In Perebo Pty Ltd v Wayville Residential Investments Pty Ltd & Ors  SASC 35, the South Australian Supreme Court commented on a certification made by the solicitor for a mortgagee on lodgment of a mortgage. The mortgage was enforceable despite the solicitor inaccurately certifying that the mortgagee held a copy of the mortgage granted by the mortgagor.
The plaintiff loaned money to the defendants pursuant to a number of loan agreements and obtained the registration of mortgages over various properties to secure the loans. The defendants defaulted on the loans, and as a result, the plaintiff sought possession of the mortgaged properties.
The mortgage contained a certification signed by the plaintiff’s solicitor which included the following:
The Mortgagee, or the Prescribed Person, is reasonably satisfied that the Mortgagee it represents:
(a) Has taken reasonable steps to verify the identity of the mortgagor; and
(b) Holds a mortgage granted by the mortgagor on the same terms as this Registry Instrument or Document.
The above certification is set out in Schedule 3 of the Participation Rules and is required to be made by subscribers to an electronic lodgment network operator (ELNO) electronically lodging mortgages on behalf of mortgagees all over Australia, including in NSW.
Part (b) of the certification is complemented by section 128 of the Real Property Act 1886 (South Australian RPA), which relevantly provides that:
(5) The Registrar-General may register a mortgage lodged for registration in the Land Titles Registration Office that is executed solely by the mortgagee-
(a) if the Registrar-General is satisfied that a mortgage on the same terms as the mortgage lodged for registration (the corresponding mortgage) has been executed by the mortgagor and the mortgagee as required under subsection (1) and retained by the mortgagee; and
(b) in a case where the mortgagee is not an ADI – if certification required under section 273(1) in relation to the mortgage has been provided –
(i) by a legal practitioner or a registered conveyancer; or
(ii) if the Registrar General has given written approval for another person to provide the certification – by that person.
Section 273(1) of the South Australian RPA prevents the Registrar-General from registering a dealing unless the required certification has been provided.
Although there were loan agreements between the plaintiff and the defendants, the mortgagee did not hold a mortgage granted by the defendant mortgagor in the exact same terms as the registered mortgage. The certification provided by the plaintiff mortgagee’s solicitor was therefore inaccurate.
The defendants contended that the registered mortgage was not valid and effective to secure the loans because it did not comply with the South Australian RPA and should not have been registered.
The plaintiff admitted that it did not comply with section 128(1), (2), (5) and (6)(a) of the South Australian RPA and that the mortgage should not have been registered. However, as the mortgage was in fact registered, the plaintiff argued that its interest as mortgagee was indefeasible and that the mortgage was enforceable against the plaintiff.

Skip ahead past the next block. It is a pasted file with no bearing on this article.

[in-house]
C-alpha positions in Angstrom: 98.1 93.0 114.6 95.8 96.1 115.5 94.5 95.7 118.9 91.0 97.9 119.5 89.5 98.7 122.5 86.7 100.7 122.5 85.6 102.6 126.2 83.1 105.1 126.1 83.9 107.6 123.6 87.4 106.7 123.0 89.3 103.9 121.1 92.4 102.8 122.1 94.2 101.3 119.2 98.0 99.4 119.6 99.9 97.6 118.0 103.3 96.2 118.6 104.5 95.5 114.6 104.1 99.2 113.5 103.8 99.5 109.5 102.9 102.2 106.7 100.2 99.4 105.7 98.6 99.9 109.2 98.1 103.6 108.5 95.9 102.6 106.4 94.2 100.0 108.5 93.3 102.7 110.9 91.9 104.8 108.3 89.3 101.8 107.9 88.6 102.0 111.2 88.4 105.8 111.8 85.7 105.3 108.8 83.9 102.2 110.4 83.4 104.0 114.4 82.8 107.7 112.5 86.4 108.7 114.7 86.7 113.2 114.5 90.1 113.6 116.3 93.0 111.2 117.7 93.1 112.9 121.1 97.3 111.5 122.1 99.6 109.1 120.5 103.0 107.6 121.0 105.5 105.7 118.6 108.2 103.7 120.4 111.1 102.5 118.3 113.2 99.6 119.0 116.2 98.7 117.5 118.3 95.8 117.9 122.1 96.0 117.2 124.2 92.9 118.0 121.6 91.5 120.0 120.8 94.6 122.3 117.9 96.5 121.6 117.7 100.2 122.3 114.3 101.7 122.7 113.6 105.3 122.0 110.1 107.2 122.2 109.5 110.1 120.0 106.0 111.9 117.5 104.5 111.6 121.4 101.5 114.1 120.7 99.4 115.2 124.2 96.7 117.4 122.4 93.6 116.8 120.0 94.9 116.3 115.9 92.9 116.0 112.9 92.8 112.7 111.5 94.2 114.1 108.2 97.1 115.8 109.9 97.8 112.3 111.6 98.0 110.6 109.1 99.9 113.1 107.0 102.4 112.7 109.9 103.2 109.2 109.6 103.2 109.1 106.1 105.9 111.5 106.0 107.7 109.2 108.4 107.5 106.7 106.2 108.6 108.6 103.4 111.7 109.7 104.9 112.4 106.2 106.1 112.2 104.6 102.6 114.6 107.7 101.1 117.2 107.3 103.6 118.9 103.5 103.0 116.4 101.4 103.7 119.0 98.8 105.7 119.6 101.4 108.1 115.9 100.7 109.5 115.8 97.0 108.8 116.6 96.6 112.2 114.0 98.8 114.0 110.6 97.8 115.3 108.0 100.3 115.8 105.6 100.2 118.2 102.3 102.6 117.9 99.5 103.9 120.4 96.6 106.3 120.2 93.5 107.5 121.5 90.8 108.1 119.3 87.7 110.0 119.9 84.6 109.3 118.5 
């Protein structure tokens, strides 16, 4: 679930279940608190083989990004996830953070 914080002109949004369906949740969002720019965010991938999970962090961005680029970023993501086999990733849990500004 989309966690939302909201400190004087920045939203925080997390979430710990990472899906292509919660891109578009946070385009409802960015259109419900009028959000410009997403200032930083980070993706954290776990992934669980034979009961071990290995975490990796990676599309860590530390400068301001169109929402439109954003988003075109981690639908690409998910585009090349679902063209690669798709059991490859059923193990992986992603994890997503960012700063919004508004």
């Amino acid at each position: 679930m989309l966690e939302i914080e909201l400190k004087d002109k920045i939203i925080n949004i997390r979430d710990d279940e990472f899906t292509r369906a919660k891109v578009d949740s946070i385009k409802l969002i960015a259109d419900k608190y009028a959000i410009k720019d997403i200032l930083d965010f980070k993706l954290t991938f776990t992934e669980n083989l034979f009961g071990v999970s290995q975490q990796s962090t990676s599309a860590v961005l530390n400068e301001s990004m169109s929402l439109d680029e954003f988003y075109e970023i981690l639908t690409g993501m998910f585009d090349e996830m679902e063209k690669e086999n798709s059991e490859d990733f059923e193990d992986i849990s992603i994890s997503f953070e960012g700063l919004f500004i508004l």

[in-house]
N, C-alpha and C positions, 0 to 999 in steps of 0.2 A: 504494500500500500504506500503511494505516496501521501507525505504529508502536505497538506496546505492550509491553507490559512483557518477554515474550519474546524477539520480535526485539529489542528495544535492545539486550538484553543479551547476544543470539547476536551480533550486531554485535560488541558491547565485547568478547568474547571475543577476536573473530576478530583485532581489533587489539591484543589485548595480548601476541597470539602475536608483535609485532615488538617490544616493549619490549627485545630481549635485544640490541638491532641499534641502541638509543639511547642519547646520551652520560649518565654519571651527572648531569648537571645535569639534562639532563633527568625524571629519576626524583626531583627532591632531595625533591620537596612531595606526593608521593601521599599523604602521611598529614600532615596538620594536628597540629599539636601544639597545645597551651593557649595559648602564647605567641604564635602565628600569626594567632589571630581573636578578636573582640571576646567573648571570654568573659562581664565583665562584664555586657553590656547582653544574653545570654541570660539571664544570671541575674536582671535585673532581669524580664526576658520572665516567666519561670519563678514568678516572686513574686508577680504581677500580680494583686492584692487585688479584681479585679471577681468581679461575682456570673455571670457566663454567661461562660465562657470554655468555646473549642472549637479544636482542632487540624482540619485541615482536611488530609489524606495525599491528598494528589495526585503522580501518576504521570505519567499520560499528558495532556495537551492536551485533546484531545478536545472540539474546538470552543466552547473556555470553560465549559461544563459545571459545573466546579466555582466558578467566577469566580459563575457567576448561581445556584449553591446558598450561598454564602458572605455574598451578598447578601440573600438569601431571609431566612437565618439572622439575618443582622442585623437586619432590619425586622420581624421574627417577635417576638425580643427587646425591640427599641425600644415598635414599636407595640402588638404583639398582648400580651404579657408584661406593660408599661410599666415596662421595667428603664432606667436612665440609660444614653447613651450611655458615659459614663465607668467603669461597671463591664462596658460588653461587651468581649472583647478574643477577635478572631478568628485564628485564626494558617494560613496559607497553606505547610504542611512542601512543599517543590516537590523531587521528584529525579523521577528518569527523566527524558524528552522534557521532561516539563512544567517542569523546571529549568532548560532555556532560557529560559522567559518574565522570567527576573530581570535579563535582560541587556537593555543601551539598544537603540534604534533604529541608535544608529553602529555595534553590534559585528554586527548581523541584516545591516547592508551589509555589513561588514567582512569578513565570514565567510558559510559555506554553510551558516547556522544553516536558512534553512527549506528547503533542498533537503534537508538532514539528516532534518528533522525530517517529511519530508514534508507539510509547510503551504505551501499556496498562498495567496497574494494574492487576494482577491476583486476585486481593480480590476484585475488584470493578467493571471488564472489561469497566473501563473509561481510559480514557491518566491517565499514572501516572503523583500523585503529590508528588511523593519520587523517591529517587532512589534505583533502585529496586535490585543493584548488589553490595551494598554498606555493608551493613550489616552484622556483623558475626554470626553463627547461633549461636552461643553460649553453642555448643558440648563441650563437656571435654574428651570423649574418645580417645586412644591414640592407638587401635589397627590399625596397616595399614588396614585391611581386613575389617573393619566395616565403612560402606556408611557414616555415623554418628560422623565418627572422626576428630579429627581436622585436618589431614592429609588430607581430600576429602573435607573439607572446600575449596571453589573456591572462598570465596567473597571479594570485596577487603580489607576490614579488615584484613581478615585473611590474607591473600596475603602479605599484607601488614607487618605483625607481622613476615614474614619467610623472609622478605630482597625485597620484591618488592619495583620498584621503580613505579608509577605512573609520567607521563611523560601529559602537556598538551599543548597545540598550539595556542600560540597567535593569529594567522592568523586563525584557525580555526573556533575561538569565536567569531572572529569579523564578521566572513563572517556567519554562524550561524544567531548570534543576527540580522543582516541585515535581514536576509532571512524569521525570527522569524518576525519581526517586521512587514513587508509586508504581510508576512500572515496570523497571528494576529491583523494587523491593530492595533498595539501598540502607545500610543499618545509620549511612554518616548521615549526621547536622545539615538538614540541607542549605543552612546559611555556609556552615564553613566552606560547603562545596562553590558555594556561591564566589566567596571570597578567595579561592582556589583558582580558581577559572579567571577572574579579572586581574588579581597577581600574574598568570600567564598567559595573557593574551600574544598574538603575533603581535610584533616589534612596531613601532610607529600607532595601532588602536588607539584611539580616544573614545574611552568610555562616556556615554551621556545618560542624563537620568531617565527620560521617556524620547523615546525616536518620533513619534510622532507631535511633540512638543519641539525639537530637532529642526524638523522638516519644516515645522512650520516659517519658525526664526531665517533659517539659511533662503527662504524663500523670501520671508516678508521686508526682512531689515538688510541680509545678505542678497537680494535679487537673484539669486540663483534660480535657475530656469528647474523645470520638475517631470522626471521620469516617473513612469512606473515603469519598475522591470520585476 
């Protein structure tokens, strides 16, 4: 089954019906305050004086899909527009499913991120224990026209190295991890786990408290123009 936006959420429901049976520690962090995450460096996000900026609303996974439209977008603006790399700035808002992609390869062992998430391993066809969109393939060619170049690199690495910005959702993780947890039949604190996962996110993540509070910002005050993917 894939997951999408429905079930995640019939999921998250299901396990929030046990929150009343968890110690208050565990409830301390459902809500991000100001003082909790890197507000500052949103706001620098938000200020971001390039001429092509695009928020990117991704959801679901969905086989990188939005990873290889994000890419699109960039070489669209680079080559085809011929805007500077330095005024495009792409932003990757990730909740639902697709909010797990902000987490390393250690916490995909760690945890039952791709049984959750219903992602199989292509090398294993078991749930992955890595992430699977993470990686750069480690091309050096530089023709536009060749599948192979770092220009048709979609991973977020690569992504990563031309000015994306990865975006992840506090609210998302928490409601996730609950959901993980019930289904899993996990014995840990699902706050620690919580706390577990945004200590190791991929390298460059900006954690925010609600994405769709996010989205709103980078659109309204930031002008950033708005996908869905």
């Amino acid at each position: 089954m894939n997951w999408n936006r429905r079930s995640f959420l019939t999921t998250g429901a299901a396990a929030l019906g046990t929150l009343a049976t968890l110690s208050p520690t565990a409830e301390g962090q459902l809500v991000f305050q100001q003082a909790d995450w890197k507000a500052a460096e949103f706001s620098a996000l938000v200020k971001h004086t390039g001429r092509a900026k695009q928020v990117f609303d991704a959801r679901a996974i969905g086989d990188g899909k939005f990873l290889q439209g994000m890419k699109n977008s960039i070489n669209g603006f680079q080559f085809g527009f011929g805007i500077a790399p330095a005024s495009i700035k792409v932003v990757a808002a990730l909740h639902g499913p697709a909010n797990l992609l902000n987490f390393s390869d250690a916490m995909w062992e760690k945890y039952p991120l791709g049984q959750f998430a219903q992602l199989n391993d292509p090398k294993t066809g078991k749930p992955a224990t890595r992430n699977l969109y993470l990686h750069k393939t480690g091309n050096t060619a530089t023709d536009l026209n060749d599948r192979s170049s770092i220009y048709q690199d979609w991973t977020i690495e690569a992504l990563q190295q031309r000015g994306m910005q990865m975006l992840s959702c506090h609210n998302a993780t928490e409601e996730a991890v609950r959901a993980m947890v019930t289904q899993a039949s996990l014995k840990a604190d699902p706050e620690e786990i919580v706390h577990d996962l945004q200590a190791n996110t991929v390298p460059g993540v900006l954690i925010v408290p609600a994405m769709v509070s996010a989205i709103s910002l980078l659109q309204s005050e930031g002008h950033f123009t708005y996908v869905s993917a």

The plaintiff also pleaded a right in personam for breach of fiduciary duty, claiming that in lodging the mortgage the mortgagee’s solicitor was purporting to act as attorney for the defendant.
The Court held that once the plaintiff registered the mortgage, the defendants’ properties became encumbered in favour of the plaintiff irrespective of whether the mortgage document was void. The plaintiff’s non-compliance with the South Australian RPA and the inaccurateness of the certification did not invalidate the registered mortgage or render it unenforceable.
The outcome would have been different had the non-compliance fallen within one of the statutory exceptions to indefeasibility contained in section 69 of the South Australian RPA, such as fraud. In the present case, there was no suggestion that the mortgage had been registered fraudulently, with the Court finding that the conduct of the mortgagee’s solicitor rose no higher than a failure to take care in drafting and settling the mortgage documents.
Regarding the purported breach of fiduciary duty, the Court found the plea to be misconceived. The mortgage was lodged on behalf of the mortgagee under a client authorisation. There was no reliance on any power of attorney granted by the defendant. The solicitor acted only for the mortgagee.
Important takeaway for NSW practitioners – make sure you properly certify documents
As in South Australia, the NSW Registrar General is entitled to rely upon the certification of a subscriber to an ELNO that a mortgagee holds a mortgage granted by the mortgagor in the same terms as the instrument that is lodged. If in fact the certification is inaccurate, the instrument registered pursuant to the certification is not necessarily invalidated. Of course, the instrument will be invalidated if it is fraudulent or falls within one of the other exceptions to indefeasibility. By giving an incorrect certification, the mortgagee (or the mortgagee’s representative such as a solicitor) risks facing disciplinary action from its regulator, or risks facing suspension or termination as a subscriber to an ELNO.